Hawaii in history and eternality

Three view dominate Hawaii-U.S. relations, but Christians must have faith in God’s will.




Kamuela Makue, Writer

The U.S. Census recognized Pidgin, a language of the locals in Hawaii sharing some vocabulary with English, as an official language on Nov. 12 according to Metro, bringing Hawaii’s relationship with the contiguous U.S. into the spotlight.

Various Hawaiian groups, such as Kingdom of Hawaii, Nation of Ku and Kingdom of Atooi, over the past century have longed for a renewed establishment of the original Hawaiian Kingdom since the days of its annexation to the United States in 1893.

Whether legal or illegal, an act of war or an act of simply protecting American interests, an annexation, or overthrow will depend on perspective. But for brevity’s sake, there are generally three views.


Those who believe Hawaii should be a sovereign country as it once was are few in number but vocal in their cause.  Many believe the Kingdom of Hawaii exists today illegally occupied by the United States. Following the overthrow of the Kingdom in 1893, Queen Liliuokalani was imprisoned in her home, with the people held at bay by the U.S. military and local government overseen by white colonial businessmen. Since then, the practice of Hawaiian culture was discredited and the Hawaiian language was deterred from speech.

Pro-independence Hawaiians see the current state of affairs through the lens of experienced social ills. Ethnic Hawaiians constitute approximately 15 percent of the total population, have the highest incarceration rate in Hawai‘i with 1,615 per 100,000 people, a high rate of poor health and low median income according to Prisonpolicy.org and the U.S. Department of Education.

U.S. Advocates

However, most of Hawaii’s population who are non-Hawaiian by ethnicity remain content with the status quo of U.S. citizenship. The philosophical emphases on which the United States was established were equality, freedom of speech, liberty and justice have universal appeal.

The promotion of free public education, universal healthcare and a free-market system is incentive for many of Hawaii’s citizens to be content with the current situation. Viewing the United States as the chief world power with the greatest military and a host of opportunities for all citizens is enough motive to take little interest in past political setback occurring over a century ago.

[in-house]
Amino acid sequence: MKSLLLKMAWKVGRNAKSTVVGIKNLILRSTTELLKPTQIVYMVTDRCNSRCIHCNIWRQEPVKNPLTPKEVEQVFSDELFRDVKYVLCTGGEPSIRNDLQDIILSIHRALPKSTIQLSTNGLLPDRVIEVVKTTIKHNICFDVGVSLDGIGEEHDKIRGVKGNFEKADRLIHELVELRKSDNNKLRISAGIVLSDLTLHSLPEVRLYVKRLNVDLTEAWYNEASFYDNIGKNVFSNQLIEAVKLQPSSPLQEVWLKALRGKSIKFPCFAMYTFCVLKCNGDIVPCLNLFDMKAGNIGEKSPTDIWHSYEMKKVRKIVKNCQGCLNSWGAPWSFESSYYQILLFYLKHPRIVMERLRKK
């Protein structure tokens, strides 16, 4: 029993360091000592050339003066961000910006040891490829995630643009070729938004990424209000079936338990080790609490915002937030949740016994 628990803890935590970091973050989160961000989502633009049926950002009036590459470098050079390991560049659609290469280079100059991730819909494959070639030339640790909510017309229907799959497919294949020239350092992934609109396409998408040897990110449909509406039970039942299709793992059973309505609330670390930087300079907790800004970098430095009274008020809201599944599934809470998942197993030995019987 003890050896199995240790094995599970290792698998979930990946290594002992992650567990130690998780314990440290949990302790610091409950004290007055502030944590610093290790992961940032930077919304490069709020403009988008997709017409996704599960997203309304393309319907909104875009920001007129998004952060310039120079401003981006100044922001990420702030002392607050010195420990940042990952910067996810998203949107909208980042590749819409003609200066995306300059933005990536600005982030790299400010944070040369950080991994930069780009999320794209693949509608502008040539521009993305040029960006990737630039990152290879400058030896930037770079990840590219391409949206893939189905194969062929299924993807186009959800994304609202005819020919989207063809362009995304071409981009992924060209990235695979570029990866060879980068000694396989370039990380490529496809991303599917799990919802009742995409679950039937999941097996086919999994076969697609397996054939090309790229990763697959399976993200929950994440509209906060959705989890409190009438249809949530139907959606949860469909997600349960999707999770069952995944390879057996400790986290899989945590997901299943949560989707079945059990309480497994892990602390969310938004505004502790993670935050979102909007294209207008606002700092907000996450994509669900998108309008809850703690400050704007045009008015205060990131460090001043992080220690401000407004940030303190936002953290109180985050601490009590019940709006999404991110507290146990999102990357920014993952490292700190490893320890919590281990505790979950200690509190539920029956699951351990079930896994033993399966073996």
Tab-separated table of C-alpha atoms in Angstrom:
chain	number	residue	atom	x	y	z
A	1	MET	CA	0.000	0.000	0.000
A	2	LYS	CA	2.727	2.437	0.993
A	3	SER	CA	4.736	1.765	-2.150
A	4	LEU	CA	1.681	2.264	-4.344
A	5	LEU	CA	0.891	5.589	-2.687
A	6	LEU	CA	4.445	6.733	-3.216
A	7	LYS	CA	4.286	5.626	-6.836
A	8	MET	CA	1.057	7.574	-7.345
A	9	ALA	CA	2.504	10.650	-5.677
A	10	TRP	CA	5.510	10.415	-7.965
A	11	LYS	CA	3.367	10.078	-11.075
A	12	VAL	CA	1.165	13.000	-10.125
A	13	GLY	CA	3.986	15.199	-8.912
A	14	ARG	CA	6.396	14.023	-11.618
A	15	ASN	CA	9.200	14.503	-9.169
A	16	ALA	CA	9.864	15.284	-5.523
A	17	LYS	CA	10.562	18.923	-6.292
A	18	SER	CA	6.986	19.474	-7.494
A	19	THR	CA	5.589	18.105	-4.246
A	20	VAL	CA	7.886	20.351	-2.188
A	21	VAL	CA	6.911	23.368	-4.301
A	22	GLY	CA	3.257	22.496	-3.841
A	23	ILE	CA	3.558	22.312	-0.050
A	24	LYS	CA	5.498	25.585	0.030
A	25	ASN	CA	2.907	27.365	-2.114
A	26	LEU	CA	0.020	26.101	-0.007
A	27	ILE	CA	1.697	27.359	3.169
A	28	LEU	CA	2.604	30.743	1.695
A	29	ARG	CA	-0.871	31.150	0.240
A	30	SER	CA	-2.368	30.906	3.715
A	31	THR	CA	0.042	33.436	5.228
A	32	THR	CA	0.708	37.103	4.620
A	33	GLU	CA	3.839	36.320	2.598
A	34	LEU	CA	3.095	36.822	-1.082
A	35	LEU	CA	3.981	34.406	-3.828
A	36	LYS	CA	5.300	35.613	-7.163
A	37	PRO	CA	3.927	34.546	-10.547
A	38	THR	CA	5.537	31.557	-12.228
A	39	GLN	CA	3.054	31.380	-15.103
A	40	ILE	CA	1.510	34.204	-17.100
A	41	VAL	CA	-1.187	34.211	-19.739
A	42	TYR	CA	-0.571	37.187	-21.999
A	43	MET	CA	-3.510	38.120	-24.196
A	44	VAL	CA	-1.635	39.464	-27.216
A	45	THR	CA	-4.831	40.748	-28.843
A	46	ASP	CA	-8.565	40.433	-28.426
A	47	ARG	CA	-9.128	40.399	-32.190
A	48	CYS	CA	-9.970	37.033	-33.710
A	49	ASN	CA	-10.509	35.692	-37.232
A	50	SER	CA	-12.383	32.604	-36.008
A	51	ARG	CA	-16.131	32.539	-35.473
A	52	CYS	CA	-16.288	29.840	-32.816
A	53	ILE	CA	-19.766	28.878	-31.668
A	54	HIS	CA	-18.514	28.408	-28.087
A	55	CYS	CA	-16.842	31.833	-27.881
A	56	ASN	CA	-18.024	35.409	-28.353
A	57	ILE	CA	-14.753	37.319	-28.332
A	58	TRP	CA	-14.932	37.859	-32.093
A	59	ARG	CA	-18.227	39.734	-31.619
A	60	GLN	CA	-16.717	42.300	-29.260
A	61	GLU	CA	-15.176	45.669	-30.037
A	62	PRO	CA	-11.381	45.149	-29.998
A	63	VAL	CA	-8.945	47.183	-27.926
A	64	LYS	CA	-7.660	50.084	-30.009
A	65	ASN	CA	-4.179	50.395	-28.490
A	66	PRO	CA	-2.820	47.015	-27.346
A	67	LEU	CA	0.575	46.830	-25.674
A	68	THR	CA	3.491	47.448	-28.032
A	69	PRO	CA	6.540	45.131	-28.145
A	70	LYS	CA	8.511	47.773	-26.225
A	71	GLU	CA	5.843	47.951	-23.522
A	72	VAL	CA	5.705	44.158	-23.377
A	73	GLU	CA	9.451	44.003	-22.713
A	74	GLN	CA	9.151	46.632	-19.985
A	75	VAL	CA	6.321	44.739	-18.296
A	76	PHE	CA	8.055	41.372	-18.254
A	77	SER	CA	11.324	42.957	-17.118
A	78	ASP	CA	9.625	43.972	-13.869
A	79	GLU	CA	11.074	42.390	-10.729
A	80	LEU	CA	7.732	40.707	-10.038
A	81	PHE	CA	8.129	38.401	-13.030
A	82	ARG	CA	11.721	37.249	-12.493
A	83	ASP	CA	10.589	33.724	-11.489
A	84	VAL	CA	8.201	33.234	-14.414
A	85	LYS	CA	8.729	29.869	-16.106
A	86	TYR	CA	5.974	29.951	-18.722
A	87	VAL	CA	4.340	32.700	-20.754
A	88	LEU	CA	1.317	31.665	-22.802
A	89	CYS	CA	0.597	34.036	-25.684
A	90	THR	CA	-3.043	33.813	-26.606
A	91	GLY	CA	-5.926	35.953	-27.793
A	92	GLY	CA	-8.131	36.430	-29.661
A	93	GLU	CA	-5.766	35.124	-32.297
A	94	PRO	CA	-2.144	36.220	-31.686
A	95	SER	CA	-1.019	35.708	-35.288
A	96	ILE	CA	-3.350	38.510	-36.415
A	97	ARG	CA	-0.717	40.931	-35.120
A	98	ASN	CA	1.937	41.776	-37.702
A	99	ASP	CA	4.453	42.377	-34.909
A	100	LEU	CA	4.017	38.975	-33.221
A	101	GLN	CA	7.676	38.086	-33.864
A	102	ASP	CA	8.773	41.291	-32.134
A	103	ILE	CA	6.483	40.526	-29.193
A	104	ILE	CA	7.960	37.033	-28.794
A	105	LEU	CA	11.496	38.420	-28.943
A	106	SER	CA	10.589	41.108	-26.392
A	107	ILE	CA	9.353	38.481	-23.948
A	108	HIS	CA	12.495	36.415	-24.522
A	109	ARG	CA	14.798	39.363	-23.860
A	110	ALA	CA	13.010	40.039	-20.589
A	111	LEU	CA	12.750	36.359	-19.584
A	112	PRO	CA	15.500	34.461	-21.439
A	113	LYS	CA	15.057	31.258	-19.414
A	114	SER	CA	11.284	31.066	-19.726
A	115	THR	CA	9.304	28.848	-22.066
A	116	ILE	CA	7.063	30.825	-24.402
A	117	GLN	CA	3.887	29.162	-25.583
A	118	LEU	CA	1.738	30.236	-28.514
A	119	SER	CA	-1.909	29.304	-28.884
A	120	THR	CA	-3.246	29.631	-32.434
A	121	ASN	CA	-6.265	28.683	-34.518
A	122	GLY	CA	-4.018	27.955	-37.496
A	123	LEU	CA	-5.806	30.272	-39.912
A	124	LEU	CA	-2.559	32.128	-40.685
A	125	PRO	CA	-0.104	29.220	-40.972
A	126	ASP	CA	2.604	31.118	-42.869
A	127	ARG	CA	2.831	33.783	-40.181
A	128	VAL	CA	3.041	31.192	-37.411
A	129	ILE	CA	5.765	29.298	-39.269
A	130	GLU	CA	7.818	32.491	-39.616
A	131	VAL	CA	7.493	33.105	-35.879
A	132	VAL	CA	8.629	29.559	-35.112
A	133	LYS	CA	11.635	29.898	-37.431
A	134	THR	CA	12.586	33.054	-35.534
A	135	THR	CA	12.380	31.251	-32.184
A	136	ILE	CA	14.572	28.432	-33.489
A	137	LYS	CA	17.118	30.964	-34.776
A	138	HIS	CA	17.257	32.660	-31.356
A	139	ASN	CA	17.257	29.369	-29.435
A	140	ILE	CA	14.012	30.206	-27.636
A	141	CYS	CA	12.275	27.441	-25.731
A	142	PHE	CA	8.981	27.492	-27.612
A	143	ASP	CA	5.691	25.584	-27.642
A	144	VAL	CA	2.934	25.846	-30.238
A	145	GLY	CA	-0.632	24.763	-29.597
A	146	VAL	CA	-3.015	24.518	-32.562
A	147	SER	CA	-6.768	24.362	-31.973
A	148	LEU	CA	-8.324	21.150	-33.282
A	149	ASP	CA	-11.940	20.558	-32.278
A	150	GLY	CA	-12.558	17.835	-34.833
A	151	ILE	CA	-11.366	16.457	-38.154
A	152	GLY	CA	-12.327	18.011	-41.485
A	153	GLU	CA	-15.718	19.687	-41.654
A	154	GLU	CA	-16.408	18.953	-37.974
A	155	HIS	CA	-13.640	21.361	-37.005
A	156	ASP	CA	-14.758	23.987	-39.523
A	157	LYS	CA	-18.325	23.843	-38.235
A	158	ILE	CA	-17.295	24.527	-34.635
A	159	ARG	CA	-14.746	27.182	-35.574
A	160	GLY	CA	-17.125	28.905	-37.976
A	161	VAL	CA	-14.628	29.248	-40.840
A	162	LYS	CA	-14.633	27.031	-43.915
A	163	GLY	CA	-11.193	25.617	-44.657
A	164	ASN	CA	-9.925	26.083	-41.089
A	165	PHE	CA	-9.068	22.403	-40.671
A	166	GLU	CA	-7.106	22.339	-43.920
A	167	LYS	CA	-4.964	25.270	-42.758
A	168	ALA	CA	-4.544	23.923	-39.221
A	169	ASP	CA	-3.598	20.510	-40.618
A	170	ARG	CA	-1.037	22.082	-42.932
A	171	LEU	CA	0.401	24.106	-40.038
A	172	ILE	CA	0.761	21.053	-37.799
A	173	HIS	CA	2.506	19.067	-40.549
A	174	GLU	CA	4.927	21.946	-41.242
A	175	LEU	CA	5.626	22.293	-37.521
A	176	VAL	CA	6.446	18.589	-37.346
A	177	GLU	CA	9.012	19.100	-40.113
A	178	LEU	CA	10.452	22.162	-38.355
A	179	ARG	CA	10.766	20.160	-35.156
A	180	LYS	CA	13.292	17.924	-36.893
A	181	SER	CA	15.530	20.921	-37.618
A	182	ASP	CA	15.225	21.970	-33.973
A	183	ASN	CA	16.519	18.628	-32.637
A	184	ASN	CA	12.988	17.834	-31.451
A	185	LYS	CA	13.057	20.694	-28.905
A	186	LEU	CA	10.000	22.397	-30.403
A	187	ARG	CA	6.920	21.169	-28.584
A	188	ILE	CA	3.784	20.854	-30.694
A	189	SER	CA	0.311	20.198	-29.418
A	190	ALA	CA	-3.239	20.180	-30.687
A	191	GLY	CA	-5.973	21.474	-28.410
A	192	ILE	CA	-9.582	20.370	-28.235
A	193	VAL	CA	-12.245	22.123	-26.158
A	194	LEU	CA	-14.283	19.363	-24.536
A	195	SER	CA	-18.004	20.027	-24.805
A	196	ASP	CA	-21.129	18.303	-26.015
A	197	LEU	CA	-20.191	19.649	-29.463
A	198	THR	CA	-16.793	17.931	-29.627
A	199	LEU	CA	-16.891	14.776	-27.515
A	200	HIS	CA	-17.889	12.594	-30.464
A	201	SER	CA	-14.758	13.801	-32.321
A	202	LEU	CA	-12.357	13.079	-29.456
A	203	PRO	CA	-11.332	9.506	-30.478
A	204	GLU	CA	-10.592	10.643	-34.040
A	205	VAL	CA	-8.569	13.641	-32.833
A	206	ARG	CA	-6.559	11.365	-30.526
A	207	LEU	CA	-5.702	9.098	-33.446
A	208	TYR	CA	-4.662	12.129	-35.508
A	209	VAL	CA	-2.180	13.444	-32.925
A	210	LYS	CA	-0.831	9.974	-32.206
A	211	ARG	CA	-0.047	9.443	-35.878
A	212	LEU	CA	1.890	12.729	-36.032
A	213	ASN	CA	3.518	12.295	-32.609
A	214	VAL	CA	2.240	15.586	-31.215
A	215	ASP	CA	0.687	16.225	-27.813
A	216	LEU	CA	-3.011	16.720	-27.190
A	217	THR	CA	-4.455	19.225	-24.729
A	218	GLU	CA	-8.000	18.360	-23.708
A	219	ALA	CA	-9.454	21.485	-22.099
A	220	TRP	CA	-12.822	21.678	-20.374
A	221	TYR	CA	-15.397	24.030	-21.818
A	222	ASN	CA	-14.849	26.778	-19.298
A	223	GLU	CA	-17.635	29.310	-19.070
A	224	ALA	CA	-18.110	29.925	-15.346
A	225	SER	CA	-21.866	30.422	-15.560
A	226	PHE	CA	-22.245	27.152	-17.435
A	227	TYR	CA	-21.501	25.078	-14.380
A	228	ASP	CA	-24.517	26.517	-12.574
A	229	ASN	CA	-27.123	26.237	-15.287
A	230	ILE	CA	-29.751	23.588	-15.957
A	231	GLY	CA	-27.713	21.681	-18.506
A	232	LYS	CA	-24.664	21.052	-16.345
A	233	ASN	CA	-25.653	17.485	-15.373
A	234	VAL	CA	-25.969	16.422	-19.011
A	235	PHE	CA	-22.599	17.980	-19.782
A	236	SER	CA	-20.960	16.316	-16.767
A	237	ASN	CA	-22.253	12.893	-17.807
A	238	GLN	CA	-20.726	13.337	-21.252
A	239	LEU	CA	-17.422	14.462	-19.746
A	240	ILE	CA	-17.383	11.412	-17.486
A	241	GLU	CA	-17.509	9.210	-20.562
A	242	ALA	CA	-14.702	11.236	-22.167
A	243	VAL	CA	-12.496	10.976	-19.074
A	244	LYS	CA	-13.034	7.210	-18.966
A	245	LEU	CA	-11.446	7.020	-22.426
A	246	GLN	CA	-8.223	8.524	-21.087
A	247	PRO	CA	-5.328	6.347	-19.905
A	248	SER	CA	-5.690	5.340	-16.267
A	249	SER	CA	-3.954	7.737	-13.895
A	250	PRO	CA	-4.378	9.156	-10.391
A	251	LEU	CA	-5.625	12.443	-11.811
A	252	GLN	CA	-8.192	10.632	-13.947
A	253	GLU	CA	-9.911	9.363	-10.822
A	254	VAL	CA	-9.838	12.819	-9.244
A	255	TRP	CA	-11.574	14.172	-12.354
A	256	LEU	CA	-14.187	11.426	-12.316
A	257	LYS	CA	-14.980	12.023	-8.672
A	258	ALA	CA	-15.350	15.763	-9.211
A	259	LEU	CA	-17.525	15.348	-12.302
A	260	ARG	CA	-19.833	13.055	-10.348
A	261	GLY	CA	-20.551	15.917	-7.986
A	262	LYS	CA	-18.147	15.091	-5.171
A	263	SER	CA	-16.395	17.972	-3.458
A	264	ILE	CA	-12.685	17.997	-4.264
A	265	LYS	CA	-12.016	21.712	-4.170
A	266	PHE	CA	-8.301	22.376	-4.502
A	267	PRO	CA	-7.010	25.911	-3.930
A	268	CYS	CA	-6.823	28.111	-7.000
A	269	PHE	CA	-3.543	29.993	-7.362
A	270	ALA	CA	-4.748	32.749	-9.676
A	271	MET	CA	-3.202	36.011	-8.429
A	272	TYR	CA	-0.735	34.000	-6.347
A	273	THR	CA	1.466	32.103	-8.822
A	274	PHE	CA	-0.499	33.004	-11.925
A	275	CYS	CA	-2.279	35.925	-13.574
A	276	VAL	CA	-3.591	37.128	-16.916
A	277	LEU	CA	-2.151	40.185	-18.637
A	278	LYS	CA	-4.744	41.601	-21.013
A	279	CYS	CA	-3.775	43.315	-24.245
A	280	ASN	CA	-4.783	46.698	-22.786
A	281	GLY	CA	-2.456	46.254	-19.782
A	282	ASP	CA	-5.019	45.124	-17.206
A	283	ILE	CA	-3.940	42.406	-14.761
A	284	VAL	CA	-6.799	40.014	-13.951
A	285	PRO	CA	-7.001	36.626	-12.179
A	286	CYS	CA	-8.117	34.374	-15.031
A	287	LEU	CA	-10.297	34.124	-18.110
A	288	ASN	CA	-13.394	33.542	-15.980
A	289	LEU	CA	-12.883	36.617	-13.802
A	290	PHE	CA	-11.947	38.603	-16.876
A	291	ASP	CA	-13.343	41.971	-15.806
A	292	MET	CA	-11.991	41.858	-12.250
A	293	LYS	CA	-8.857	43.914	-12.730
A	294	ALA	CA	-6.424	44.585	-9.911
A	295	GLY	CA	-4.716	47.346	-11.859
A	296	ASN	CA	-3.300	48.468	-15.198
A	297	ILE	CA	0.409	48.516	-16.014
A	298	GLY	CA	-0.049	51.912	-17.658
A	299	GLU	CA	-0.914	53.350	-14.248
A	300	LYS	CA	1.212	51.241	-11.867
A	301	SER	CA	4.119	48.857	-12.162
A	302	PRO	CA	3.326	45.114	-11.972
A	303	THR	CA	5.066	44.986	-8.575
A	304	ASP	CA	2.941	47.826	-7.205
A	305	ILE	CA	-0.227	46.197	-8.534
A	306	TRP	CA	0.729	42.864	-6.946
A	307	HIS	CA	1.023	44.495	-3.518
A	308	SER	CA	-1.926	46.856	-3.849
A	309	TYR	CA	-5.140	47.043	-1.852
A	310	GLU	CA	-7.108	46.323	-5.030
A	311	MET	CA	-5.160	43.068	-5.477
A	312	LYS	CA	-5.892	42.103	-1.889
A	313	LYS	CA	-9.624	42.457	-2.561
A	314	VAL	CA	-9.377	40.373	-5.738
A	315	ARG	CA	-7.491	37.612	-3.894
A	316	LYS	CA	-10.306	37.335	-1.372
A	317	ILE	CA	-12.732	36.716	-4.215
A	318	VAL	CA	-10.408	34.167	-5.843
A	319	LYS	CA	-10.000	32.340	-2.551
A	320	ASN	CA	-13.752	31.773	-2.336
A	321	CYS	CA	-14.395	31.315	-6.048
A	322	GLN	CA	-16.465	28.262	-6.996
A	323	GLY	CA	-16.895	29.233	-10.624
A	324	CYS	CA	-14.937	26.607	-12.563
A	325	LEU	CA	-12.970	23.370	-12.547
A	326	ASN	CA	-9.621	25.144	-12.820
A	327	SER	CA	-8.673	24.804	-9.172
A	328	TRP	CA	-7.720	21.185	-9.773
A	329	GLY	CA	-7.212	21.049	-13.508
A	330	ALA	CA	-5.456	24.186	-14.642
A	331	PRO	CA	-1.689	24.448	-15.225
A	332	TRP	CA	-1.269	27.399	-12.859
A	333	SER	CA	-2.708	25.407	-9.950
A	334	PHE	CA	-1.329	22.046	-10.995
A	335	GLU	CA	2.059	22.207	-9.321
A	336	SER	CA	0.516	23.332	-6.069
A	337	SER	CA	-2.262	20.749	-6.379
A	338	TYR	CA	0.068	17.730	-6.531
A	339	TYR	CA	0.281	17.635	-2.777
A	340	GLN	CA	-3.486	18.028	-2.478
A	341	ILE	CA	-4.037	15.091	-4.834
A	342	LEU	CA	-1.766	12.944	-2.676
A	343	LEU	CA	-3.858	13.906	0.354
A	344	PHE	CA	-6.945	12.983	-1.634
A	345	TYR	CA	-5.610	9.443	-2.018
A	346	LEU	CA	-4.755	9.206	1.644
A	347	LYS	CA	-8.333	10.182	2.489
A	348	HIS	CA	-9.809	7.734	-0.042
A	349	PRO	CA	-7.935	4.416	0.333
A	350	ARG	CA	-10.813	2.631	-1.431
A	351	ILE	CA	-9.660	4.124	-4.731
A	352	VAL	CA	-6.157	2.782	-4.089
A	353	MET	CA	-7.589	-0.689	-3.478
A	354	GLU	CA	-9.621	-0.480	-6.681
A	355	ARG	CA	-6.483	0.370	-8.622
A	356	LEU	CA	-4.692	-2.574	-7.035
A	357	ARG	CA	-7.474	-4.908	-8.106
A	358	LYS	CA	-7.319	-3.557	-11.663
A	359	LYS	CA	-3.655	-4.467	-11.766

Hybrid – “A Nation Within A Nation.”

The middle ground offers the creation of a Hawaiian government entity that would ultimately have to answer to the U.S. Department of Interior. This entity would be afforded land and resources to distribute, manage and govern within the confines or borders of the United States. In short, it is a solution of semi-autonomy.

An individual could be recognized as a designated class of ethnicity deemed Native Hawaiian, but would remain a U.S. Citizen. The Akaka Bill of 2000 was an attempt to seek federal recognition through the U.S. Congress, but was not able to garner legislative support.

The state of Hawai´i passed a similar bill called Kana´i´olowalu, which supports the existence of a government within the state. Currently, state and federal officials are seeking executive administrative rule through President Obama for federal recognition.

Though as a Christian and Native Hawaiian, I see it through the eyes of God’s providential will. Whatever happens, in this temporal setting, I do not believe it to have eternal repercussions.

No Perfect Solution

Yet, with these three views in mind, although I see the benefits of “a nation within a nation,” I lean towards the hybrid solution because it acts as a compromise and seeks to balance the needs of both parties.

However, there is still not one perfect solution to the problem. The hybrid solution, as far as it is currently considered by politicians, is not fleshed out enough to provide a practical solution yet. Because of this, I would ultimately continue to be content with the current situation until politicians more seriously develop alternative solutions.

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